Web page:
Friday, 19 April 2013

Nancy: The Story of Lady Astor by Adrian Fort

This is a fascinating book about a fascinating woman. I knew of Nancy Astor of course, she was the
first woman MP to take her seat in the House of Commons, but I didn't know anything of her life beyond this. I had assumed that she had always been rich, but in fact her childhood had periods where her parents struggled for money. She was born into the Langhorne family of Virginia, who had been wealthy, but the Civil War wrecked their fortunes. Nancy's father, Chillie Langhorne, had to virtually start from scratch. He was eventually very successful, but there were some hard times along the way.

There were also times of struggle in Nancy's adult life. There was an early, unhappy marriage to a man who turned out to be a drinker. She also suffered from periods of ill health which no doctor seemed to be able to effectively diagnose or treat.

There were consolations however. In order to recover from the aftermath of her first marriage she came to England where she met and married Waldorf Astor. Waldorf's father gave them Cliveden as a wedding gift. These were good years;

For this was the Edwardian Age, and the surroundings in which Waldorf and Nancy lived contained the quintessence of that era: opulence; hedonism; sunlit summers; long days and nights of fashion and society. Peace reigned at home and in the Empire, trade was good and life inexpensive, as Britain, at the apex of her military and financial power, benignly ruled a quarter of the world. Underlying all was an almost palpable sense of satisfaction that the state of the country was, if not perfect, then as near to that as God could make it.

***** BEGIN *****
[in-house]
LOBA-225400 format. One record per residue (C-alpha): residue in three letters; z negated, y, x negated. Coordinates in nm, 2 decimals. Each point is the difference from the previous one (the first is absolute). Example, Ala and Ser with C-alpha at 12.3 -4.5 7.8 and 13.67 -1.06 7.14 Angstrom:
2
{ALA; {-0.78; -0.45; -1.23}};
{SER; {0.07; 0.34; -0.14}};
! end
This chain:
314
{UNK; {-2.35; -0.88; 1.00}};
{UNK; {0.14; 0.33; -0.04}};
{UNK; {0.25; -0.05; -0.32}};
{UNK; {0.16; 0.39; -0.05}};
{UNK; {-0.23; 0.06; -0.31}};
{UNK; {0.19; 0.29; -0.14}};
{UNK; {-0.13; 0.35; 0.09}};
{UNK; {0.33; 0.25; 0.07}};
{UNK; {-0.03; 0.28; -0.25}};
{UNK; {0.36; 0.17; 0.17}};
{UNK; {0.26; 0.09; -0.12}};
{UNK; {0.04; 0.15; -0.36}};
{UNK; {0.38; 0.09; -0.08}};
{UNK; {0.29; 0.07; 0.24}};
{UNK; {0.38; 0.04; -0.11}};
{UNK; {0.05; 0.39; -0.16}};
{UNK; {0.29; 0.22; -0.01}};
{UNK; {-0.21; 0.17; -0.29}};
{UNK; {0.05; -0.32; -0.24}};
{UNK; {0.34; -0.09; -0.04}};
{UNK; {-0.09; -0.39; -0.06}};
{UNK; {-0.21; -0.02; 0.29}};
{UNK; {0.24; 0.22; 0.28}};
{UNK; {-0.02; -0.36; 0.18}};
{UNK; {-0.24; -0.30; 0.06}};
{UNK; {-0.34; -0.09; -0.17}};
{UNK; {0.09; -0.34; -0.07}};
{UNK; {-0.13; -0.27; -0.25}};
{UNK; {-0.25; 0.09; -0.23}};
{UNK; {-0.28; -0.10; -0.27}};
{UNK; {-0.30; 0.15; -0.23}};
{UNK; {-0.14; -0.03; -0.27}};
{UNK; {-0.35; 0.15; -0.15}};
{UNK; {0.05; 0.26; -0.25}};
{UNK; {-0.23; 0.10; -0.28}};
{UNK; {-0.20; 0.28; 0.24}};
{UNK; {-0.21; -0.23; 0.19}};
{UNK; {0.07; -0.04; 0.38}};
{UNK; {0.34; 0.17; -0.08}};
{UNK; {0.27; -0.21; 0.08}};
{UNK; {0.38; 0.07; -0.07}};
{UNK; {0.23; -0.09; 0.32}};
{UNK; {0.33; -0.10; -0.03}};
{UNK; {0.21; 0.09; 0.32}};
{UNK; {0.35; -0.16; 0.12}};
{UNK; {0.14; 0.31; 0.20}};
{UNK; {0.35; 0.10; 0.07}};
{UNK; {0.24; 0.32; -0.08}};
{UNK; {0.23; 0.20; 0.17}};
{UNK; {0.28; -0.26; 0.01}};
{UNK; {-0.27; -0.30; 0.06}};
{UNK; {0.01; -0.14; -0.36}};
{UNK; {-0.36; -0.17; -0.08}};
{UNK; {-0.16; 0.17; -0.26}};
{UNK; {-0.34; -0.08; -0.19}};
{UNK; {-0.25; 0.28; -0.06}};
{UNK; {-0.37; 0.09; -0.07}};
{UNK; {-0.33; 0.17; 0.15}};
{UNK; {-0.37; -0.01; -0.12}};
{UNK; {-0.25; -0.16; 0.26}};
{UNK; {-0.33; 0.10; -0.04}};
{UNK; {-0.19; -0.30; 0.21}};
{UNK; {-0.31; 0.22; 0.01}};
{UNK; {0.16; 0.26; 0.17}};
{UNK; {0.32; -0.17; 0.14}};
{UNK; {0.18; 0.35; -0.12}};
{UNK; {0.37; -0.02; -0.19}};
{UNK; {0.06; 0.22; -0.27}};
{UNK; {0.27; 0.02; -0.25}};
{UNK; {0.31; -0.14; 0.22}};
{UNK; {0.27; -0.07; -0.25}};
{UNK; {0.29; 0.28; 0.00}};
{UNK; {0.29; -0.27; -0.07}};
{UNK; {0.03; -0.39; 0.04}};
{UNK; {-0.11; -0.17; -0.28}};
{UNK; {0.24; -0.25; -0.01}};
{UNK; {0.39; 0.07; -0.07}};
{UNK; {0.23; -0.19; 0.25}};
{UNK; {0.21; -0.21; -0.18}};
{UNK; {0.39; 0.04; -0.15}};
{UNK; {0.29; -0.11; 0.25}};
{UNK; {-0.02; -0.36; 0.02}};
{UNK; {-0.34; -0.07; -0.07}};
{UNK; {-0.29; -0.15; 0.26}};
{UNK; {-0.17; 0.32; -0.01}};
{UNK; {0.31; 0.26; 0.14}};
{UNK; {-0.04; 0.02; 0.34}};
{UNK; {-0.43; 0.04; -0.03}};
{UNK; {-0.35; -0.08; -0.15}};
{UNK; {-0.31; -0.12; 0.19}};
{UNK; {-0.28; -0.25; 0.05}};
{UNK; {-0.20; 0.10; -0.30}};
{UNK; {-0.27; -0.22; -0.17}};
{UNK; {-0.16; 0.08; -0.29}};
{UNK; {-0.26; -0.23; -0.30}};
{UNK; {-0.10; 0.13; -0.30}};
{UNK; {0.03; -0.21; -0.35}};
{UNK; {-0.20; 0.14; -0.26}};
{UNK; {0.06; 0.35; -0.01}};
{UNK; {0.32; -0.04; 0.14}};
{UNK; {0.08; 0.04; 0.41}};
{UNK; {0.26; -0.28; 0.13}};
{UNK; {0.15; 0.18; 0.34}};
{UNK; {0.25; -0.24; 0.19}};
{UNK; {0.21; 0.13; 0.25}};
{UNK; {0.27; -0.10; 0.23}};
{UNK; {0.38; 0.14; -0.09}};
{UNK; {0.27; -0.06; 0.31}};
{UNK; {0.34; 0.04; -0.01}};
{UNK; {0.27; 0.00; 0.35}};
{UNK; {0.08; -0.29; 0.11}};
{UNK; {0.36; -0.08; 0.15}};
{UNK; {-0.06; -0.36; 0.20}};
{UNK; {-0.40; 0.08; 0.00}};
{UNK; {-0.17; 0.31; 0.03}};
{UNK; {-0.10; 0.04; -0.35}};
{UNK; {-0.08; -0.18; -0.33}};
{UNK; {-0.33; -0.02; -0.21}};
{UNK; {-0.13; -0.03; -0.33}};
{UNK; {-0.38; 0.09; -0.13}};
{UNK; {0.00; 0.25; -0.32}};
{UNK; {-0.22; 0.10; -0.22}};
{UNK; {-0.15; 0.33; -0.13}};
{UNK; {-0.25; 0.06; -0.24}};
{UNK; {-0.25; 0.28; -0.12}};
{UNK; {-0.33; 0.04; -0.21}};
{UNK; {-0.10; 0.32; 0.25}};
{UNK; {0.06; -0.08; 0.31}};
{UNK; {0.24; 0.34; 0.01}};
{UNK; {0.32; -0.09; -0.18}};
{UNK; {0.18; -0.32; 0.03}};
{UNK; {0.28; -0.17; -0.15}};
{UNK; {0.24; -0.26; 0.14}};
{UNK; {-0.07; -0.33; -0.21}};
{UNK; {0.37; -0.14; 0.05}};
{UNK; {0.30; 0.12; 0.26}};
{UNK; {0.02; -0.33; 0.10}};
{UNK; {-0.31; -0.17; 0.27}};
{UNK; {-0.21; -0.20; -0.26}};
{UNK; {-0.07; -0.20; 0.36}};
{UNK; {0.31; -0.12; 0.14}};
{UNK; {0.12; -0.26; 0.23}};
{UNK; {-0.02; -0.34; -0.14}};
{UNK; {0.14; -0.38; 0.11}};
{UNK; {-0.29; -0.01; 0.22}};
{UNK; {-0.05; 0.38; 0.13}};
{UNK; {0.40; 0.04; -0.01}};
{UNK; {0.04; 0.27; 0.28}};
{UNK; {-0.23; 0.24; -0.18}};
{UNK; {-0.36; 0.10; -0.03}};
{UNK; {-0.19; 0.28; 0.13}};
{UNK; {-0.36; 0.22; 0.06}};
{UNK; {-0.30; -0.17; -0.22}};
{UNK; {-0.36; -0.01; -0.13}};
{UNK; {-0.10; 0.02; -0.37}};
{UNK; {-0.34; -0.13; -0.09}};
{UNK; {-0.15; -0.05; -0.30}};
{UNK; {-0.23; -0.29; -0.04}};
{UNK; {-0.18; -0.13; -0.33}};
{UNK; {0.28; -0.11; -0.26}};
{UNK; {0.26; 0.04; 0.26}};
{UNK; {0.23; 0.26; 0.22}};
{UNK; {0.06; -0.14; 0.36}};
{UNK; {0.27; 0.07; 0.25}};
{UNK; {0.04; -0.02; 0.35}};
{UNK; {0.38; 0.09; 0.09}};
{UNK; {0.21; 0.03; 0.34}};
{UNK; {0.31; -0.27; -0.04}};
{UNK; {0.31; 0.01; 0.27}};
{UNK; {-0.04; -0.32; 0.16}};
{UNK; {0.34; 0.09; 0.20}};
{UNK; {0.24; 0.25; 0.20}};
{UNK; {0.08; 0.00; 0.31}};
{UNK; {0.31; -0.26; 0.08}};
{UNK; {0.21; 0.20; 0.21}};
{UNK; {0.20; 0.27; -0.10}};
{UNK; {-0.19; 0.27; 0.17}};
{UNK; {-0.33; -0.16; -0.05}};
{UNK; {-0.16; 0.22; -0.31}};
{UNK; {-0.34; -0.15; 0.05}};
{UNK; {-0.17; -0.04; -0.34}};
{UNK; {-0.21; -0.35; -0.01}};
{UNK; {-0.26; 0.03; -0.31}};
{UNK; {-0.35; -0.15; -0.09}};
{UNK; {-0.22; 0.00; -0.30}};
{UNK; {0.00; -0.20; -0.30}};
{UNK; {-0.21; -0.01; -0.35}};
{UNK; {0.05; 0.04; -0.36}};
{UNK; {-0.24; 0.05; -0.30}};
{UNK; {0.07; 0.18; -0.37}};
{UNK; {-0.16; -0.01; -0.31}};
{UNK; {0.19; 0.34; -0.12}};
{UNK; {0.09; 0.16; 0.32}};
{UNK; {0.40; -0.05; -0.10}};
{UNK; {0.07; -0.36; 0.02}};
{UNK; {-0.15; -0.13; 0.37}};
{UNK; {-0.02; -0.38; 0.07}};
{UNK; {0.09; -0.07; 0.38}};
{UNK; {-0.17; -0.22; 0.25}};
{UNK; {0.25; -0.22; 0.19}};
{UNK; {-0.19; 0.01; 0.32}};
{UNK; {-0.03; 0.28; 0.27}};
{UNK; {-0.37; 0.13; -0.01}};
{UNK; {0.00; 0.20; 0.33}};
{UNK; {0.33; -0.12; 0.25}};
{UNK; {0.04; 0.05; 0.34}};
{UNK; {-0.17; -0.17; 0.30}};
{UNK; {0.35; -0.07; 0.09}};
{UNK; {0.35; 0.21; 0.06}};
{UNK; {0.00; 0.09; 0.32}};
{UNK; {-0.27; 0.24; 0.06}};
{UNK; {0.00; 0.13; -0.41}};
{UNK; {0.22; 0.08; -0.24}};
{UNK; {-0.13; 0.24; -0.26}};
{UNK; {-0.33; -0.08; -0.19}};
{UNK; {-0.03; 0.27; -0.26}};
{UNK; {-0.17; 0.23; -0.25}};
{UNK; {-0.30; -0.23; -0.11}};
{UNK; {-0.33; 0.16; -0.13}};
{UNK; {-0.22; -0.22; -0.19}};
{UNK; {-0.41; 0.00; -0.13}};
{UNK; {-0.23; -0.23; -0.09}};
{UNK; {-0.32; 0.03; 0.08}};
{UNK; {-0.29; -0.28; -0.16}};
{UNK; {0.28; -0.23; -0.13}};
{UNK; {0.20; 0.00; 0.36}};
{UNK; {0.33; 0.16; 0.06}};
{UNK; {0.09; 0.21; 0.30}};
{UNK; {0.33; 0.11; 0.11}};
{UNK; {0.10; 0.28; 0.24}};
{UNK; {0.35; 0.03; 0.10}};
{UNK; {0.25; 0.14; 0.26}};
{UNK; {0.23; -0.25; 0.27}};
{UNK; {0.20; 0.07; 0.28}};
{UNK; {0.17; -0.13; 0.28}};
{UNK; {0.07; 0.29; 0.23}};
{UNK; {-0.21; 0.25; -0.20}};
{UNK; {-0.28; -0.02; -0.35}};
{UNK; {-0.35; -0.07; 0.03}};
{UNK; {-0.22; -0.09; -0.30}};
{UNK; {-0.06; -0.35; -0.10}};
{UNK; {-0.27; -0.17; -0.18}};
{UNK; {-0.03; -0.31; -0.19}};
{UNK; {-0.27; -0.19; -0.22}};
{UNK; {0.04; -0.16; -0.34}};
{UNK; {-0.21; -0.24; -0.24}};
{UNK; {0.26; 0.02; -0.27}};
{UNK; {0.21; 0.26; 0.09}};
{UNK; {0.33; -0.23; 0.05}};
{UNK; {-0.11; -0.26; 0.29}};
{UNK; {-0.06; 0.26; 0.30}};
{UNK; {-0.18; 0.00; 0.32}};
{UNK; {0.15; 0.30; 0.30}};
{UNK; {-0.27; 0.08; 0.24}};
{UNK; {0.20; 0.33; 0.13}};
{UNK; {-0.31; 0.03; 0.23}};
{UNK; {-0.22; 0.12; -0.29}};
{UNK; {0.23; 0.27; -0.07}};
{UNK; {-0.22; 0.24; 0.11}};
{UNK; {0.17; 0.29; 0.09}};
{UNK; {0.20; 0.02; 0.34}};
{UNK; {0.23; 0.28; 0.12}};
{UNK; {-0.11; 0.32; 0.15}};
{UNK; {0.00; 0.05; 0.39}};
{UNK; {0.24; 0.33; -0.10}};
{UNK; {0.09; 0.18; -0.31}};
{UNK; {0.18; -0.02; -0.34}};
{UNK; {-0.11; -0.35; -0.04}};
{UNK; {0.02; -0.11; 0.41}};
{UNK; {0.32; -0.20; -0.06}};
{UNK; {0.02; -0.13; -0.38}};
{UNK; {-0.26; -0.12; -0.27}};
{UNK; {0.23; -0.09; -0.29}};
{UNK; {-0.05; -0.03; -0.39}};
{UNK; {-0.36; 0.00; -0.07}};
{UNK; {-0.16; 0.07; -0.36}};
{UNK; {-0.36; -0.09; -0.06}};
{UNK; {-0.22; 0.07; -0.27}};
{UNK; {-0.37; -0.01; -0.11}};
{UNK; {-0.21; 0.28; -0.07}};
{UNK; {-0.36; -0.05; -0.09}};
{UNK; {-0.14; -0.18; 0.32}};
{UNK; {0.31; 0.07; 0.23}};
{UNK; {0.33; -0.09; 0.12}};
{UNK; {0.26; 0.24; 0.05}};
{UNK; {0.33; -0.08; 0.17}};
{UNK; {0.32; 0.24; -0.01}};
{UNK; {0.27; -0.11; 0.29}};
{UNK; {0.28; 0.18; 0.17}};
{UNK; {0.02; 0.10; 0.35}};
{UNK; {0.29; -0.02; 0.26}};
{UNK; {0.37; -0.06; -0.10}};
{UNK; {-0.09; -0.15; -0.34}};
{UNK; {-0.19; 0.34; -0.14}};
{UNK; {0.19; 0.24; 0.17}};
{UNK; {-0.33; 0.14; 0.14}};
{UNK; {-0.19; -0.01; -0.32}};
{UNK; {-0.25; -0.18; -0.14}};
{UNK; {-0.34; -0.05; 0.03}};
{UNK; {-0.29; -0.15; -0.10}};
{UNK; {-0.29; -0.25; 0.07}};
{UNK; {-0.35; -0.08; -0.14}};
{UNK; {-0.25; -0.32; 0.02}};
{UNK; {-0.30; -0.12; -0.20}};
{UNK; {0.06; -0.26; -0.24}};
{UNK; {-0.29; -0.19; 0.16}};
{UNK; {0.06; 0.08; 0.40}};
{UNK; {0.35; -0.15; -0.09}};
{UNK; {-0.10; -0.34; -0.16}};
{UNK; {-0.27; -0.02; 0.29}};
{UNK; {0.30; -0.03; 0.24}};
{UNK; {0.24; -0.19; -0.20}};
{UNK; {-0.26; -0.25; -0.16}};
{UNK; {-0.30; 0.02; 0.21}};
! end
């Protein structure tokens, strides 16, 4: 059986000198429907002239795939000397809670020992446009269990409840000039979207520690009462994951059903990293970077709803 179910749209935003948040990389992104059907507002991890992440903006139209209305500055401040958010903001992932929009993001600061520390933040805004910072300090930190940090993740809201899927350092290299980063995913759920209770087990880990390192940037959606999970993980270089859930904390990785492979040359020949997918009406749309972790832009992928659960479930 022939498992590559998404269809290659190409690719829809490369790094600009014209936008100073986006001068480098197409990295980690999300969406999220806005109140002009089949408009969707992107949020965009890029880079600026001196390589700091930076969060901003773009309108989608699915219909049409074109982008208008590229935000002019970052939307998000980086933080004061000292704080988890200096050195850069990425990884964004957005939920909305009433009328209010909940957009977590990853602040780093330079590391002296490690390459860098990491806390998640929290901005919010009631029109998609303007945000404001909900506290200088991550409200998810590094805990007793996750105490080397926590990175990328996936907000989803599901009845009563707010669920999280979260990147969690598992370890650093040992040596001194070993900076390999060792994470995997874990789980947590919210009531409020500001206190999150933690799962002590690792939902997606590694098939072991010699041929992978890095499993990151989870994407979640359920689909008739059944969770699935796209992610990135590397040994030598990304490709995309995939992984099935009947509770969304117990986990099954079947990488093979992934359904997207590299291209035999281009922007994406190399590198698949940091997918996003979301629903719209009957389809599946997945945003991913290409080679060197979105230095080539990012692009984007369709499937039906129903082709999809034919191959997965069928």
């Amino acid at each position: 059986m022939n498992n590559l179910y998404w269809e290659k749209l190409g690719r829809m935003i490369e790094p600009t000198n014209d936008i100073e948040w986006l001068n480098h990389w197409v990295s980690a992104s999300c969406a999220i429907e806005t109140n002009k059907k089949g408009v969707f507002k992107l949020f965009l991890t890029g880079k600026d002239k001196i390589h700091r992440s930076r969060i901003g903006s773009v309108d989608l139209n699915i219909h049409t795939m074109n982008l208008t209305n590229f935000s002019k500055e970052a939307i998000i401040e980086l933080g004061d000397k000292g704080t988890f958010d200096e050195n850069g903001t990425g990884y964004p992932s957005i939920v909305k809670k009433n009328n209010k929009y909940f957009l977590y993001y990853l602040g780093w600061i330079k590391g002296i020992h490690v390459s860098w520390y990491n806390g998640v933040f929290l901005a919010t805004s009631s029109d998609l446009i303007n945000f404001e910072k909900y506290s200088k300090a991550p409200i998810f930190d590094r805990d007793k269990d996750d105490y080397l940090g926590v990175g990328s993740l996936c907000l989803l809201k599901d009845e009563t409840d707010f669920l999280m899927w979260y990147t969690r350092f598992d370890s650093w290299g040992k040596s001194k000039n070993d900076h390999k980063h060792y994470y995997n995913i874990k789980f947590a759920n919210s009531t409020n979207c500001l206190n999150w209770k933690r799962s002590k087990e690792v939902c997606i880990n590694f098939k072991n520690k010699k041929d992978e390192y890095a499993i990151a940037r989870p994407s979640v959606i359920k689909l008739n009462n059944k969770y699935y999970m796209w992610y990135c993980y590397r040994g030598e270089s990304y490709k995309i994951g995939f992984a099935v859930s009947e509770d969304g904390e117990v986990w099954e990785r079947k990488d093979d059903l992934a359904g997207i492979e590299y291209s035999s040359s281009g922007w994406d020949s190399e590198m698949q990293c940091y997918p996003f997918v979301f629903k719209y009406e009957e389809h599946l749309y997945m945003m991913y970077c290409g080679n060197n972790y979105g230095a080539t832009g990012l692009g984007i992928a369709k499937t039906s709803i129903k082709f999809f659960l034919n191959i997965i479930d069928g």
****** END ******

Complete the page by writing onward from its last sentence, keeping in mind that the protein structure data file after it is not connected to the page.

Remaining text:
Waldorf became MP for Plymouth, but he was forced to give this up when his father (who had been raised to the peerage) died, and Waldorf inherited his title. Nancy put herself forward and was duly elected to the same Plymouth seat.

She was a very tough character, but some of the opposition she faced as the only woman MP in the House of Commons daunted even her. She was ignored, talked over, physically barred from reaching her place on the benches. The male MPs would loudly discuss subjects designed to embarrass her. She found it distressing, but soldiered on.

There is a lot more in this book than I can cover here. Nancy Astor was such a complex character and lived in such interesting times. I can thoroughly recommend this book.

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